By Kurt Naas
Last week, Widen I-77 published the results of NCDOT’s traffic and revenue study for the I-77 toll lane project.
The million-dollar study (containing 130 pages of expert analysis) concluded the project would support $9 tolls from Mooresville to Charlotte during rush hour and over $11 for the return trip. In fact, $9 is about the going rate for tolling operations in Los Angeles, San Diego, San Antonio, Washington, D.C., Miami, Atlanta and Houston.
But the NCDOT quickly walked back the $9 number, saying it was “outdated” and tolls would average around $2.
They have yet to provide any supporting analysis. Instead, they tell us the “new” numbers are proprietary and won’t be released until after the contract is signed.
This follows a pattern: The NCDOT changes the narrative when the facts become distasteful, and they withhold any negative information. For instance:
• In a recent press release, Transportation Secretary Tony Tata touted the project as a “comprehensive solution to existing and future congestion.” But their own internal analysis shows commute times in the general-use lanes doubling within the next 20 years and rush hour traffic crawling at 15 miles per hour for an 11-mile stretch.
• In their Frequently Asked Questions page, they state toll lanes cost only 10 percent more than general-purpose lanes. But their own budget shows tolling-specific costs for I-77 are than one third of construction costs.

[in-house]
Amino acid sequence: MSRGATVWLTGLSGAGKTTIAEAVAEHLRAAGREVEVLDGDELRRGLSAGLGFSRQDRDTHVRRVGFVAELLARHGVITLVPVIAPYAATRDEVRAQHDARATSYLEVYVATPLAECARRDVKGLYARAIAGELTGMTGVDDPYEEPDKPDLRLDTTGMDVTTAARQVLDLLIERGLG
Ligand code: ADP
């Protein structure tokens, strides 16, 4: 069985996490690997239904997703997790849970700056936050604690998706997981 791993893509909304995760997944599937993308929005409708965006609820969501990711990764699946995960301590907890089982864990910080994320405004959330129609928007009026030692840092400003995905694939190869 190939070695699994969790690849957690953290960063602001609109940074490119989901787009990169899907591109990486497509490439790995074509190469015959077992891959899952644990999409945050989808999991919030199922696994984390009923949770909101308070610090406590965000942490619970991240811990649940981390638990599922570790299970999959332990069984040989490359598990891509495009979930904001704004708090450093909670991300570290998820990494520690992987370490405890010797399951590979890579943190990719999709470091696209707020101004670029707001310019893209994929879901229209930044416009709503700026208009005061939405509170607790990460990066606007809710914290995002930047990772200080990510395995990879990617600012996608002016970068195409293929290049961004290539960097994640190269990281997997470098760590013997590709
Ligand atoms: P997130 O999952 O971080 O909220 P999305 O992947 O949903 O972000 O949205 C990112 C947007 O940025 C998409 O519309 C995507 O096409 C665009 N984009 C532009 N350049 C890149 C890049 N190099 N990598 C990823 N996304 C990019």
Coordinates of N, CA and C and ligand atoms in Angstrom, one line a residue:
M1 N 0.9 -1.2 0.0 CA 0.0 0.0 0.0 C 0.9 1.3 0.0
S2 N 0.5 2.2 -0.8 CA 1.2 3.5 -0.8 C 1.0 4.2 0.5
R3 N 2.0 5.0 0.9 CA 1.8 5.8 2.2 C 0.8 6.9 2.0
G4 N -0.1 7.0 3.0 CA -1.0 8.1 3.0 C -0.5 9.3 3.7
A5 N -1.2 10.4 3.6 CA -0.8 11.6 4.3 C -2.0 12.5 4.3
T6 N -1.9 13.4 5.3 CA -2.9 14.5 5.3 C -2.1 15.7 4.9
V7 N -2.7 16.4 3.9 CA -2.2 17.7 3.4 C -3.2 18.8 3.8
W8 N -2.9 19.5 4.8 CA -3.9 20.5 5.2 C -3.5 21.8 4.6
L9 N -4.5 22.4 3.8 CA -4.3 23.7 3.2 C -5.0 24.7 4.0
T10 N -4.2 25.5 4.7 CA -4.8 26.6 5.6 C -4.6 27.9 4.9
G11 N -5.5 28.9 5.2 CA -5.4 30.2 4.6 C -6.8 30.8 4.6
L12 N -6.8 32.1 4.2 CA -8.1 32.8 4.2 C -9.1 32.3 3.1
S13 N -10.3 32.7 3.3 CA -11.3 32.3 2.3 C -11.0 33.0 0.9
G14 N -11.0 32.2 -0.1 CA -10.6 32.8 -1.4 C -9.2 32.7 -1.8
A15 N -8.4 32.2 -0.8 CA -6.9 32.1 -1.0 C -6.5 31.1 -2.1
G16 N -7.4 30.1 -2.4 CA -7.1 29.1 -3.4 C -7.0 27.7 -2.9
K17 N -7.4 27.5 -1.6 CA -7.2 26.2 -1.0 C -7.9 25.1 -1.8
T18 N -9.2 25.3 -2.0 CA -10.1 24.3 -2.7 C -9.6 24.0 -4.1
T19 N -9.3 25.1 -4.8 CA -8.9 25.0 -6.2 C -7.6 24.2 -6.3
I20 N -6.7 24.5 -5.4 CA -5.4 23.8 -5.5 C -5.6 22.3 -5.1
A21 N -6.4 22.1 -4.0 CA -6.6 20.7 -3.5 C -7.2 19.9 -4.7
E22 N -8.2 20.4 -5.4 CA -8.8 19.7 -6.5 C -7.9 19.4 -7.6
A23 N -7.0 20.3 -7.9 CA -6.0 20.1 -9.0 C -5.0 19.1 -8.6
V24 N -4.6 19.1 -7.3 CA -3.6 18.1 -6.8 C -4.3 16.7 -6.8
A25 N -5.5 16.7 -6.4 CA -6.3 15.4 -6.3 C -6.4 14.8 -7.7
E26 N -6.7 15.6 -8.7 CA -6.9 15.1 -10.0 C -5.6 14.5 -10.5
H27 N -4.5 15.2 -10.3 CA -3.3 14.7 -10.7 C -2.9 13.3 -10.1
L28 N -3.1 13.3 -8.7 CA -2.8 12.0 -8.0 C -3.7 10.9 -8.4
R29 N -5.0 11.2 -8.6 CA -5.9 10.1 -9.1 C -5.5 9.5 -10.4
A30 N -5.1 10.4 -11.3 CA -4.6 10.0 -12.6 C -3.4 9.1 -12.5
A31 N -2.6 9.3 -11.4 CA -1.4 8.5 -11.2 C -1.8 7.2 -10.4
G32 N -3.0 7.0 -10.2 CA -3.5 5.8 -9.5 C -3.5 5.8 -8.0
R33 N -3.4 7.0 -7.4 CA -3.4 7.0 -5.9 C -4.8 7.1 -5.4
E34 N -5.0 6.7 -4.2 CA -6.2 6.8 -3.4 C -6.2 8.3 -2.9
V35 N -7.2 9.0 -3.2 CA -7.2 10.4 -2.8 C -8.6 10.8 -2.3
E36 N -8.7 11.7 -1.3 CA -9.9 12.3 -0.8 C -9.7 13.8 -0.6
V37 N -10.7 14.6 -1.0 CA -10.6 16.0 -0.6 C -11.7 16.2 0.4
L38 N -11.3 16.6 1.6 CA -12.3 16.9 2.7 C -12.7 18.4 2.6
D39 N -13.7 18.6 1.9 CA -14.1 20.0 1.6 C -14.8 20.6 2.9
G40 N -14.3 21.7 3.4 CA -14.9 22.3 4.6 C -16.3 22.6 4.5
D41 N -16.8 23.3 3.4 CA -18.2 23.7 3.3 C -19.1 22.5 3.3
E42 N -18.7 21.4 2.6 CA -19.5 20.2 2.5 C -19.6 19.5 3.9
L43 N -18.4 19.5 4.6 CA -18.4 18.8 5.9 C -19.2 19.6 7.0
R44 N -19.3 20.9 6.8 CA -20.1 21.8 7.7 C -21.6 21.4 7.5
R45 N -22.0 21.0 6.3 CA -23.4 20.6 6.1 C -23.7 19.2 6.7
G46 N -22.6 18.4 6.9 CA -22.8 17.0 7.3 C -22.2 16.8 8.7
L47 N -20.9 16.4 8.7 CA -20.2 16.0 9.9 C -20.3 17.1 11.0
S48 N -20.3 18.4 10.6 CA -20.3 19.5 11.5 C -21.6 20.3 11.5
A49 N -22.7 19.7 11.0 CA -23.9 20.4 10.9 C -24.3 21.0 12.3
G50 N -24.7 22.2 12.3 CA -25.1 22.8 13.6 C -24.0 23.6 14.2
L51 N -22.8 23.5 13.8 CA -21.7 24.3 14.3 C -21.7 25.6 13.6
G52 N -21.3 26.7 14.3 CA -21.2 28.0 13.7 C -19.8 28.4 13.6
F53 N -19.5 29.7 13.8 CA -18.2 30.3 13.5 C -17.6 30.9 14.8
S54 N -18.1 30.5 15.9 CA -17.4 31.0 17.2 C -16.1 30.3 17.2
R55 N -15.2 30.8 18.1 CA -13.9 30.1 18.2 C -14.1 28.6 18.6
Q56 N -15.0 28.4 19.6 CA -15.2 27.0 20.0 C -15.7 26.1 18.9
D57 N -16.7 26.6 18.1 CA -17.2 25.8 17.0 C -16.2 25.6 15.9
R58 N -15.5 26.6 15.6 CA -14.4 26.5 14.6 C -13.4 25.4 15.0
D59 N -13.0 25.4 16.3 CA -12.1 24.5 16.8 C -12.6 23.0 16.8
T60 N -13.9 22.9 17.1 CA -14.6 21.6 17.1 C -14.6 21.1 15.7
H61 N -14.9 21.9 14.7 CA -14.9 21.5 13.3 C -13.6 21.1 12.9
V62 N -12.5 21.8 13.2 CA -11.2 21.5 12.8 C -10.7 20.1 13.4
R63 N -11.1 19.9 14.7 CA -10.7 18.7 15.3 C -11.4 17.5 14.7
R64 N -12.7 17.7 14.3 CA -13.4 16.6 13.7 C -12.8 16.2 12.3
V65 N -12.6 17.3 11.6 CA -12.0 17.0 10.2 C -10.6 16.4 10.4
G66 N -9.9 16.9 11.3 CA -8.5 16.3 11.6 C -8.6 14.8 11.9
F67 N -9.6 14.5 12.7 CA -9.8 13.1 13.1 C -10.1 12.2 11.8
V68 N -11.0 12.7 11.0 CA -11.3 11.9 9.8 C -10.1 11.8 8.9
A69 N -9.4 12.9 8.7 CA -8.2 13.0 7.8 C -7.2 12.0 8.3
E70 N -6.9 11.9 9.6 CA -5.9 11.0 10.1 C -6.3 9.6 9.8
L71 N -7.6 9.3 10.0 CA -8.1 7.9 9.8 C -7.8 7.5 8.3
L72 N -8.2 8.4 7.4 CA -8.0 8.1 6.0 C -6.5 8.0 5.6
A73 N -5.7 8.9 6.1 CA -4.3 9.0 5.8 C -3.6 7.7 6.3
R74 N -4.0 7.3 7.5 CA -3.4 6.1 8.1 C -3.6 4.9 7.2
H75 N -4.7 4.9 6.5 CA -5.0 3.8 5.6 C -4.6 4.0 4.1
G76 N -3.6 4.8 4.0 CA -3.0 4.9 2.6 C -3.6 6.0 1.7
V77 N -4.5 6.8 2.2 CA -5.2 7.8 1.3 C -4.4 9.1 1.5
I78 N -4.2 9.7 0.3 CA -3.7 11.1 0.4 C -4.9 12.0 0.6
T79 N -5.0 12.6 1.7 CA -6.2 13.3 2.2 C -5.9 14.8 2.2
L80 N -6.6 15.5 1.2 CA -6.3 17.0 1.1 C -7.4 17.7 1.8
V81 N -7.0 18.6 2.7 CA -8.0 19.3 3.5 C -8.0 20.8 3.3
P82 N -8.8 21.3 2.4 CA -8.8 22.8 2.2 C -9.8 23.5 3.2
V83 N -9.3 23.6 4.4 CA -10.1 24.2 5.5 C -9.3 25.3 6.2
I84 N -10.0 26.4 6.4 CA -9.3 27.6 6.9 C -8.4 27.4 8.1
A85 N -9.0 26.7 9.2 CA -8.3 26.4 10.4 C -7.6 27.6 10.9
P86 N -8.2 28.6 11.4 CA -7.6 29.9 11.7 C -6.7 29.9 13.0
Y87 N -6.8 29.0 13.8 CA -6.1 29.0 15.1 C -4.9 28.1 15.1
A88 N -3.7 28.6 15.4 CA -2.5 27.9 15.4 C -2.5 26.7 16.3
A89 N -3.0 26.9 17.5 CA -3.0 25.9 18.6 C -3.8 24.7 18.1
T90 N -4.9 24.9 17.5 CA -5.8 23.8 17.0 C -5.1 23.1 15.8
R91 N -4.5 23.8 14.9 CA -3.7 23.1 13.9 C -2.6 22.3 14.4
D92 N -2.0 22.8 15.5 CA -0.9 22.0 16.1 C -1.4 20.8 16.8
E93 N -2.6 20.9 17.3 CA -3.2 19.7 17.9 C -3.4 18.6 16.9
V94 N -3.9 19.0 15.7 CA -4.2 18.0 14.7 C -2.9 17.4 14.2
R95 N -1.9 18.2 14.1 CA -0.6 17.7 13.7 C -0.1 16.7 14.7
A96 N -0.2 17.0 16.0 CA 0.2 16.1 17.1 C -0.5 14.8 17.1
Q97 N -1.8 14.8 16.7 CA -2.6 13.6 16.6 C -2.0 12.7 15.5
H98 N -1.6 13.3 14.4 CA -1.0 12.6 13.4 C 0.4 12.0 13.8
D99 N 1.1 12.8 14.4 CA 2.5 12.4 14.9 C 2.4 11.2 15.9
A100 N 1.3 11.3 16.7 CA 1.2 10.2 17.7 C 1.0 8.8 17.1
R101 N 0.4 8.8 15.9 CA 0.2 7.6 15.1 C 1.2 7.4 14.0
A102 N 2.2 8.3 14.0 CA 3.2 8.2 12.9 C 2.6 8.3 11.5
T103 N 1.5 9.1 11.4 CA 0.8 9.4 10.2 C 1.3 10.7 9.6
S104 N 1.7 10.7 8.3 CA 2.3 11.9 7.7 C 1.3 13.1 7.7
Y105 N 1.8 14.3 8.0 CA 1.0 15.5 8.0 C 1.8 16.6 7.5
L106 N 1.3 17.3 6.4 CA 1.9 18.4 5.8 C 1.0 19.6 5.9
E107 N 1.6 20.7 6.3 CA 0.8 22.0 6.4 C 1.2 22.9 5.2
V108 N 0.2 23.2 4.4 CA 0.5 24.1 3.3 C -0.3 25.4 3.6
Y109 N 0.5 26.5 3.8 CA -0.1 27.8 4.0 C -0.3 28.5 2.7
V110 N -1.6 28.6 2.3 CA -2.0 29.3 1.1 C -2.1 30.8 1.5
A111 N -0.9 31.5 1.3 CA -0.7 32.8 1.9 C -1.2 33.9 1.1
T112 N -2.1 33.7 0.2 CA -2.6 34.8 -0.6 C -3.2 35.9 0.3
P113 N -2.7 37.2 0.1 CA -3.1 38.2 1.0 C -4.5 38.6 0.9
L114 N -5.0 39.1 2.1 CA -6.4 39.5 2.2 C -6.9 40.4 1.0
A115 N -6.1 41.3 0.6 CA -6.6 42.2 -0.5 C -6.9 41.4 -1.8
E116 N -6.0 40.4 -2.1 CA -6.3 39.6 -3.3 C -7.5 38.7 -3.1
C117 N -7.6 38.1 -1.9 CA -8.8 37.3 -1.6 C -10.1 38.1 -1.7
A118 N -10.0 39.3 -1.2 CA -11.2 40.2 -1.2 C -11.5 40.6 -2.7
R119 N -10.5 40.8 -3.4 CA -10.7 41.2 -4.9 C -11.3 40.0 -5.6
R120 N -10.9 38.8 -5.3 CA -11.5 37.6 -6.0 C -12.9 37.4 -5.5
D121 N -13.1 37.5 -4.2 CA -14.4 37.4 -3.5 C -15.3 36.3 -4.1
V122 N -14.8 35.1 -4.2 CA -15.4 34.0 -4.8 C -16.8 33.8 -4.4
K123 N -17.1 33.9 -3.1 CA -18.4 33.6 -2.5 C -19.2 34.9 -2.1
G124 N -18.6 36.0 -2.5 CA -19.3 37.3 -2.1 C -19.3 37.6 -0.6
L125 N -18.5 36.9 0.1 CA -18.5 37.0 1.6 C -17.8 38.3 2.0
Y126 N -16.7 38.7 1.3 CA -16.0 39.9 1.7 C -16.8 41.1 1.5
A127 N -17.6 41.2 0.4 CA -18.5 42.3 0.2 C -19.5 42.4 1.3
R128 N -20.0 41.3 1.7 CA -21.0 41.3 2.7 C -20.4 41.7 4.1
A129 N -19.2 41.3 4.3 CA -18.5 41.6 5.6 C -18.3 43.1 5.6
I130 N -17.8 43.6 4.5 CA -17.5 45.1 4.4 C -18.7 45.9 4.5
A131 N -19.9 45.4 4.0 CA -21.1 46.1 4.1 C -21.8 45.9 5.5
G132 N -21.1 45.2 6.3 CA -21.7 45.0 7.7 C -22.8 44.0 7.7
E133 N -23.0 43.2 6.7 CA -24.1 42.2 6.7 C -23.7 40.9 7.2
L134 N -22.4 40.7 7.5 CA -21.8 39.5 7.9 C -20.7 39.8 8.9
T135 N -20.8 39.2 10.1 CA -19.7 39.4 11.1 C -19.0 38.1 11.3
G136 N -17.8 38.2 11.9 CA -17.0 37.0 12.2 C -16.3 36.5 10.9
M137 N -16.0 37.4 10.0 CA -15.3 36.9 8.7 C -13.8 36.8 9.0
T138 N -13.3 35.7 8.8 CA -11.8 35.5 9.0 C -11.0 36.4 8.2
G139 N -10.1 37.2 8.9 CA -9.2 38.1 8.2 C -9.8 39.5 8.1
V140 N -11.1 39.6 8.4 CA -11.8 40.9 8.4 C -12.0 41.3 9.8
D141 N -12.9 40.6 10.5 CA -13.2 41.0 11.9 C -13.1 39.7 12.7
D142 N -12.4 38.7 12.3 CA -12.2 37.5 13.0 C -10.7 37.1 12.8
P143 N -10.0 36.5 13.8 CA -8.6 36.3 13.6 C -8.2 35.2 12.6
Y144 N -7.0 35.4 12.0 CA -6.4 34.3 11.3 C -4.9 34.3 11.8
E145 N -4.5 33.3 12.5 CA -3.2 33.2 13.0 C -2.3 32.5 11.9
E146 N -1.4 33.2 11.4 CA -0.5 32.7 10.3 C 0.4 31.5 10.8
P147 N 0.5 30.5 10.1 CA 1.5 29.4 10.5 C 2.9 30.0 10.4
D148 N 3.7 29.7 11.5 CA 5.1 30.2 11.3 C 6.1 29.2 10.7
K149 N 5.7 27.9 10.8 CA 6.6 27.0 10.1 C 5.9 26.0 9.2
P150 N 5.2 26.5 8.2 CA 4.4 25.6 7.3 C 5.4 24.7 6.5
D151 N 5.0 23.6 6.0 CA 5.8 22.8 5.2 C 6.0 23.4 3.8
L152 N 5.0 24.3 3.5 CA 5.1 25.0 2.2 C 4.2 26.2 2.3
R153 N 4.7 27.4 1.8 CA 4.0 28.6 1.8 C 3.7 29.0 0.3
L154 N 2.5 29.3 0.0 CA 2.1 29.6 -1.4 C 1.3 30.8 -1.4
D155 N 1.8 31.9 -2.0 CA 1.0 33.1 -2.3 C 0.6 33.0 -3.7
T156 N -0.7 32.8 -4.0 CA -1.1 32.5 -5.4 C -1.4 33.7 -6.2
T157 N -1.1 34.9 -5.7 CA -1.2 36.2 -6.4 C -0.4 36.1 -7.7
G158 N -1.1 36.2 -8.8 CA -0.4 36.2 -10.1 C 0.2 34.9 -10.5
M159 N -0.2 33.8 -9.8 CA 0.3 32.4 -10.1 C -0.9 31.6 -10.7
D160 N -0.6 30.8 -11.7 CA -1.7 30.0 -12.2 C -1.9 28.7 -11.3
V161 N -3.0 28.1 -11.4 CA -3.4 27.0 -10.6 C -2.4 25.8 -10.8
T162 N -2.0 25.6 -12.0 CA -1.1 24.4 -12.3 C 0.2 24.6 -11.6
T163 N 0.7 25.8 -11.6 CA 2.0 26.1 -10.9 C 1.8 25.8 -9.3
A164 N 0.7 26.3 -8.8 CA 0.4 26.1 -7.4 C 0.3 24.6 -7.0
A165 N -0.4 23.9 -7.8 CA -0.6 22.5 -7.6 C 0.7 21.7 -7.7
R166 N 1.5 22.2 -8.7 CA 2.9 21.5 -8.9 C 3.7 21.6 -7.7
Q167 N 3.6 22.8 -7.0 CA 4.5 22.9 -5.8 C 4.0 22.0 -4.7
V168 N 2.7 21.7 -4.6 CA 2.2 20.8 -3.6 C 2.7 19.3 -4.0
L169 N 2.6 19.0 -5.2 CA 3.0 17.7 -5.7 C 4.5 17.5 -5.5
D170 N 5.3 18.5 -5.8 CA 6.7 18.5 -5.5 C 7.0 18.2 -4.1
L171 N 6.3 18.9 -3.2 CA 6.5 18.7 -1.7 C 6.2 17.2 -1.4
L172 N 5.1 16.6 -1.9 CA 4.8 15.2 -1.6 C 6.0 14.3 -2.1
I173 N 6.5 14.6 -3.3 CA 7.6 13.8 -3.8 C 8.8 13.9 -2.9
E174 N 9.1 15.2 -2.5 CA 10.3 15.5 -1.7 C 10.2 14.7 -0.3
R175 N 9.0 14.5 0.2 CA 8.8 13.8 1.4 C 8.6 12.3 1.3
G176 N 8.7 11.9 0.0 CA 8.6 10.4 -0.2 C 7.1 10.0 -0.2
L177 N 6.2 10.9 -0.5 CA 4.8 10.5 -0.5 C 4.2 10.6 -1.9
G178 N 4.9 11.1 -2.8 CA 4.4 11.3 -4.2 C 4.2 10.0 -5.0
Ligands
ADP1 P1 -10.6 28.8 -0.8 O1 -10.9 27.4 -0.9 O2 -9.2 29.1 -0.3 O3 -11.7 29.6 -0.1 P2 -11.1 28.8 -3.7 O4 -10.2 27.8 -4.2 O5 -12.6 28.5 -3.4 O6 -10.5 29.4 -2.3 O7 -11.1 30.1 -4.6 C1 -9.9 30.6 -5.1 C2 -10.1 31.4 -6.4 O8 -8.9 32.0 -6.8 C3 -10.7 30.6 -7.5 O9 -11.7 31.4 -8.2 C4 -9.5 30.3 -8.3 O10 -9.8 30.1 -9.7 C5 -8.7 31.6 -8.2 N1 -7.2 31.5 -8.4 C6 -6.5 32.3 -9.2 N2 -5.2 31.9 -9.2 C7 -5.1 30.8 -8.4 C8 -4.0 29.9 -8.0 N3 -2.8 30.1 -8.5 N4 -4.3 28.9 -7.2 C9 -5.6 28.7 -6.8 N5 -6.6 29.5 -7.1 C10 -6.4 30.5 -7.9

• In their official report to the legislature they state the private company’s project in Texas had a “significant amount of cash on hand.” They neglect to mention that months ago the project was downgraded to junk bond status and today faces imminent bankruptcy a mere two years after it opened.
• The same report states Cintra (the private company) will bear “substantial financial risk” for the project. Yet all bonds issued for the project ($315 million) are backed by the taxpayer. The taxpayer will also subsidize any revenue shortfalls up to $75 million. While it’s true Cintra could lose their equity contribution (about $235 million), the contract contains so many exceptions it’s unlikely.
These and other issues prompted a majority of Lake Norman town commissioners – including all three mayors pro-tem – to send a memo to Gov. Pat McCrory requesting the NCDOT postpone the preliminary contract signing until they could obtain some answers. Sen. Jeff Tarte emailed Tata with a similar request. But Tata brushed aside their concerns saying there was “no foundation” for any delay.
All of this should make us very wary of any future claims by the NCDOT. Trust is something that must be earned, and they haven’t. Our elected officials should be highly skeptical.
Yet, despite this trail of misinformation and callous disregard, the Lake Norman mayors urged their respective boards to “trust the process,” saying the “only experts reside at NCDOT.”
We’re puzzled by their blind support of a process so obviously broken.
While we’re encouraged Tarte has called for an independent review, we’re uncertain what this will accomplish. We can’t help but wonder if Tarte’s review will be an exercise in window dressing. Nothing has changed.
What’s really needed is straight talk, not blind trust or more studies. It’s time to start trusting the citizens more and the bureaucrats and paid consultants less. After all, we’re the ones who will be sitting in traffic or shelling out for tolls.
Kurt Naas is a member of Widen I-77, a citizen’s group dedicated to widening I-77 through Lake Norman with general-purpose lanes. He can be reached at firstname.lastname@example.org.